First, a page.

Hockey World Mourns Tragic Bus Accident

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Members of the Humboldt Broncos, a Saskatchewan Junior Hockey League team, are pictured in the locker room on March 24, 2018, after their playoff win over the Melfort Mustangs (@HumboldtBroncos/Twitter/THE CANADIAN PRESS)

On April 6th the hockey world was shocked when the Humboldt Broncos junior hockey team’s bus crashed with a semi-trailer truck near Armley Saskatchewan, Canada, killing 16 people and injuring 13. The victims included 10 players, two coaches, a statistician, a broadcaster, the bus driver, and an athletic therapist. The remaining passengers, 13 players, received injuries, most of them serious. The Broncos were on their way to play game five of their playoff series with the Nipawin Hawks when the accident happened.

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The team bus was travelling northbound on Highway 35. The semi-trailer was coming from the east on Highway 335. The semi had a stop sign and the bus did not. The force of the collision sent both vehicles into the northwest corner of the crossing. Visibility may have been an issue as the patch of trees partially blocks sightlines from the east and south. (CBC News)

The Broncos’ bus was moving north on Highway 35 with a speed limit of 100 km/h or 62 mph. At the same time, the semi-trailer truck was moving west on Highway 335 that has a red flashing light and stop sign; the light had been installed in 1997 due o a fatal accident currently remembered with six memorial crosses. The intersection had trees on the corner, which may have obstructed visibility.

The team bus hit the left side of the truck, sending everyone inside the bus flying and resulting in the team members and staff closest to the front of the bus to lose their lives. In hockey teams, traveling on the road follow unwritten rules. One of these is the seating order on the bus. The staff sits in the front, followed by the rookie or younger players, with the veteran or oldest players in the back of the bus. This unwritten rule is meant to show respect for the older, more experienced players. But in this tragedy, it meant that most of the players who lost their lives were the coaching staff and youngest players.

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The bus carrying the Humboldt Broncos hockey team collided with a truck en route to Nipawin, Sask., for a game Friday night, killing 15. (Jonathan Hayward/Canadian Press)

This tragic accident shocked the whole hockey world. It brought hockey people in together to pay tribute to the fallen players and mourning families and teammates. The National Hockey League (NHL), Canadian Hockey League (CHL) and Canadian Junior Hockey League (CJHL) offered tributes to the fallen players. On April 7th the Winnipeg Jets and Chicago Blackhawks from the NHL wore the team name Broncos on their backs during the game to remember the victims. Also, the Nashville Predators played “O Canada” before their game against the Columbus Blue Jackets as a tribute to the victims, neither teams are based in Canada.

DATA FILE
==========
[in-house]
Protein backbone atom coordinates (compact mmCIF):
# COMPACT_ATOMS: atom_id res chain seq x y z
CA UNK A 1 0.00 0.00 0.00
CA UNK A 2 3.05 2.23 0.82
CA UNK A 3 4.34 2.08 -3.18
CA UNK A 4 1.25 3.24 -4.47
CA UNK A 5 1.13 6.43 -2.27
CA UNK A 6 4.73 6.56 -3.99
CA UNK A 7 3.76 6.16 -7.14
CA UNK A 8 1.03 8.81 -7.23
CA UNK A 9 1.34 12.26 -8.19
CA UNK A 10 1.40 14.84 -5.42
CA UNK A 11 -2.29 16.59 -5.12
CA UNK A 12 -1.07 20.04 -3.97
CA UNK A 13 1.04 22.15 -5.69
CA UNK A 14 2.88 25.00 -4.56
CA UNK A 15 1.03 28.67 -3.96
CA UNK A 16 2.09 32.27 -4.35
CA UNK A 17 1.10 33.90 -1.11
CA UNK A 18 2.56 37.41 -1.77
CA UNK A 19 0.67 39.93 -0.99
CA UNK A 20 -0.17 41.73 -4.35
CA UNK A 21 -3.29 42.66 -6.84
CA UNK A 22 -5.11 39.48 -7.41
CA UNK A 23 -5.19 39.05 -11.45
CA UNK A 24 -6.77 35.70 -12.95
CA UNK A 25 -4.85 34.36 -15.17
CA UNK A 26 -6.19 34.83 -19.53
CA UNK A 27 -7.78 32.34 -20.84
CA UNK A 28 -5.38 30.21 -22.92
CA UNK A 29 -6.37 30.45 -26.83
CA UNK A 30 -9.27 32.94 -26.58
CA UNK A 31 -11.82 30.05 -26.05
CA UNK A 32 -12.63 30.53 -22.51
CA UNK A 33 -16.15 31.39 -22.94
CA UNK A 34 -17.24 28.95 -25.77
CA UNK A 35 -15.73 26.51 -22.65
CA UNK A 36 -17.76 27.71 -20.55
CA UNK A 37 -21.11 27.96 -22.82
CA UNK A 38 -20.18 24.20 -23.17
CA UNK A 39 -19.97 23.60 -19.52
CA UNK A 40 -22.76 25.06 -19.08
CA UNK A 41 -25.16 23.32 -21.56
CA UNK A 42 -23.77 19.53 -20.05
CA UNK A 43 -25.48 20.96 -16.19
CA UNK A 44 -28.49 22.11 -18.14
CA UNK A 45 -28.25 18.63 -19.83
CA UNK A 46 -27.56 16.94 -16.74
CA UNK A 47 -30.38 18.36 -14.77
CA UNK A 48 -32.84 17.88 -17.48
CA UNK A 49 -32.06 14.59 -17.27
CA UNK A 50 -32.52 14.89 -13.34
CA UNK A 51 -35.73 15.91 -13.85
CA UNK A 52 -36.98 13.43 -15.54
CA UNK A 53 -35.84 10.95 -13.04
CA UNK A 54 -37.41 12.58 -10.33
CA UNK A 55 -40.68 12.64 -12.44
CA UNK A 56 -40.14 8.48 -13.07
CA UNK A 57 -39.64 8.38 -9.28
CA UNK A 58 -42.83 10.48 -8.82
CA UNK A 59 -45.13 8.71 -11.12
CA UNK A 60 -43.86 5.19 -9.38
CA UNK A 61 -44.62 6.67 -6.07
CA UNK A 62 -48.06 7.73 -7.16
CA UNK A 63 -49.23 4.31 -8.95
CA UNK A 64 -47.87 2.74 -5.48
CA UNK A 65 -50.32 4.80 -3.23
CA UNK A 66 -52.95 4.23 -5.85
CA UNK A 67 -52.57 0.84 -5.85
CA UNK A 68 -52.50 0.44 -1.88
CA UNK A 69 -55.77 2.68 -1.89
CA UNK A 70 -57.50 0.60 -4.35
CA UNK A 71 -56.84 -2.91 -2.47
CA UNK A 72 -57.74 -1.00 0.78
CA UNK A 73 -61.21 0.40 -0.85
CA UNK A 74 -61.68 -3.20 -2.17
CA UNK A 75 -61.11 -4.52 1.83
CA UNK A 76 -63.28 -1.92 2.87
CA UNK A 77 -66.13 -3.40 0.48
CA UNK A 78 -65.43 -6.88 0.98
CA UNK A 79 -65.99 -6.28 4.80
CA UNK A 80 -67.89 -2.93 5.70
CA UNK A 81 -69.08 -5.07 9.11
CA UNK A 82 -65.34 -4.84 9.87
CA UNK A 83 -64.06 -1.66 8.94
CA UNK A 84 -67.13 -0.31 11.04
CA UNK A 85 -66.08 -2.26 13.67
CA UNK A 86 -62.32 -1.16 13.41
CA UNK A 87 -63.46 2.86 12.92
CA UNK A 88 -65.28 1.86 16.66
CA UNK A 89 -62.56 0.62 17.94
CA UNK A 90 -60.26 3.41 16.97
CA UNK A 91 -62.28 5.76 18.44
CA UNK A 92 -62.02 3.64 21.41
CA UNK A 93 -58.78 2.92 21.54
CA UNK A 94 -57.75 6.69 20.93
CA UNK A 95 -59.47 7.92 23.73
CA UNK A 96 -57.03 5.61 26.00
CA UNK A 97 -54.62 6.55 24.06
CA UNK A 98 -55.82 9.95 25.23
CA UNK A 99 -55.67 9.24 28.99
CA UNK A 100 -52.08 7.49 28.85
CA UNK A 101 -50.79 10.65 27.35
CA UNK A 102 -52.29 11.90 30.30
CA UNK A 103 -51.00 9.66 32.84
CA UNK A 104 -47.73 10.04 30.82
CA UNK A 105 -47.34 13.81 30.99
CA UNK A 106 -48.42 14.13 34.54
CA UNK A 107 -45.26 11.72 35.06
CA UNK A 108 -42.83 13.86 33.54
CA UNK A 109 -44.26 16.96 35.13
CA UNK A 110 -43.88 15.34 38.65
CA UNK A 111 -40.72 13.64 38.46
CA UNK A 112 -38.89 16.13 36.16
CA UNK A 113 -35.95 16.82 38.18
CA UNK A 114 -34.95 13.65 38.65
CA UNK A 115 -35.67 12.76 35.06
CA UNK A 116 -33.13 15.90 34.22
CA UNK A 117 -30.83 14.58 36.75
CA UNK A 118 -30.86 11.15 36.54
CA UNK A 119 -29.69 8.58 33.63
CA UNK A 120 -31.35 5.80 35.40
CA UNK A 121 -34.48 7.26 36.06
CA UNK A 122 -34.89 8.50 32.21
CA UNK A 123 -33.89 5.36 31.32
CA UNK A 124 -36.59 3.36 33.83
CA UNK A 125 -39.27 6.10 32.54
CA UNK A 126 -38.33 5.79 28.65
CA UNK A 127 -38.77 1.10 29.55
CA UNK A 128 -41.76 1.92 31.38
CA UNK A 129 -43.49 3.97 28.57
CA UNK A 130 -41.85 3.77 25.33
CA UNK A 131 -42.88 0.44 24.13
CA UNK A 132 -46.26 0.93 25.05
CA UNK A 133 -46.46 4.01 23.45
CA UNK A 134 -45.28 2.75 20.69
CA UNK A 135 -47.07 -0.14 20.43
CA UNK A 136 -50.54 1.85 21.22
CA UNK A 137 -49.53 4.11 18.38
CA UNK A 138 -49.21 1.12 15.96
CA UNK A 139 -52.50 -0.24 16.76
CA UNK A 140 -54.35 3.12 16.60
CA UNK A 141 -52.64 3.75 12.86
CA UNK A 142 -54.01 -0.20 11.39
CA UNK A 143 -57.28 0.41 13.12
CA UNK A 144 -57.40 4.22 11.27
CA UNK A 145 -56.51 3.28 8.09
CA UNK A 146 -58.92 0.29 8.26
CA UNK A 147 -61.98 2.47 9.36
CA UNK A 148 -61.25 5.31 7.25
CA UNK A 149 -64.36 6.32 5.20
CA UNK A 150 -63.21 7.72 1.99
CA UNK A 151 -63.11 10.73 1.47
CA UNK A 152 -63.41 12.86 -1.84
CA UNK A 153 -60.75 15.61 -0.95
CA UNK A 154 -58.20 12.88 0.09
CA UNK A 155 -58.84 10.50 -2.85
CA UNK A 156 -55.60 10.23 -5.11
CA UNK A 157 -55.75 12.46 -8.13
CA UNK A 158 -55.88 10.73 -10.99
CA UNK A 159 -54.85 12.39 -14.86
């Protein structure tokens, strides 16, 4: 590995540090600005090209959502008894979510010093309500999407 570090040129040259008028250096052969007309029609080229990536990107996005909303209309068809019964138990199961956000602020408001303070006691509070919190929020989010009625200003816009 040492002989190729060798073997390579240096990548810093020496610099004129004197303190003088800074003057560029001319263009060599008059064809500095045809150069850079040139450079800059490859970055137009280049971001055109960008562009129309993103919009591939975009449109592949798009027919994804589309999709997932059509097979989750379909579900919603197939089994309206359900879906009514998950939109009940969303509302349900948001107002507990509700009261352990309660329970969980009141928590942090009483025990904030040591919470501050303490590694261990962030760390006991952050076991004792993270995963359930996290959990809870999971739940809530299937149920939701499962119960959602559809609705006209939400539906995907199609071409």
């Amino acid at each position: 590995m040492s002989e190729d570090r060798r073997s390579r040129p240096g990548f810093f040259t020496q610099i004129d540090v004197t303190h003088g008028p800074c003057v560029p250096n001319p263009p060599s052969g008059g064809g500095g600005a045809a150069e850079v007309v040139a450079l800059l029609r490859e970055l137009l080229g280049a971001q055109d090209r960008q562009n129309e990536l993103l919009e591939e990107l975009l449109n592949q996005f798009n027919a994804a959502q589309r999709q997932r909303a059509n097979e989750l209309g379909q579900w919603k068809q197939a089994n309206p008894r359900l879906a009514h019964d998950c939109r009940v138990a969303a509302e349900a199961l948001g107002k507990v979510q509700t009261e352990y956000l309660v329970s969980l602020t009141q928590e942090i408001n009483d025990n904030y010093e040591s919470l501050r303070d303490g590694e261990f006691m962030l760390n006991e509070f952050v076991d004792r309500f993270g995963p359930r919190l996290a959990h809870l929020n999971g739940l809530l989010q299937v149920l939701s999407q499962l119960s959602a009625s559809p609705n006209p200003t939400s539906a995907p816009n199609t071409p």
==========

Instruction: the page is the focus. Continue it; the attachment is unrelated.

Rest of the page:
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Players from the Winnipeg Jets and the Chicago Blackhawks formed a circle at centre ice at Winnipeg’s Bell MTS Place before their game Saturday April 7, 2018, for a moment of silence to honour those killed in the fatal Humboldt Broncos bus crash. (Shane Gibson/CBC)

 

Off the ice, the hockey world has come together to remember the victims of the crash. A GoFundMe website, created to raise funds for the families of the victims, has raised $15 million.

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The GoFundMe page raised more than $15 million and has recently stopped accepting donations.

On social media, people leave their sticks outside of their front door to remember the victims of the crash. This was originally started when the TSN radio and former Broncos broadcaster Brian Munz received a text message from a friend urging people to leave their sticks outside, stating “The boys might need them… wherever they are.” This movement is known in the social media as #PutYourSticksOut

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Photo: @usembassyottawa

Students and faculty families at Northwood have joined in the #PutYourSticksOut campaign, and hockey sticks resting near doors can be seen around the dorms.

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Hockey sticks outside a faculty apartment on Second East.

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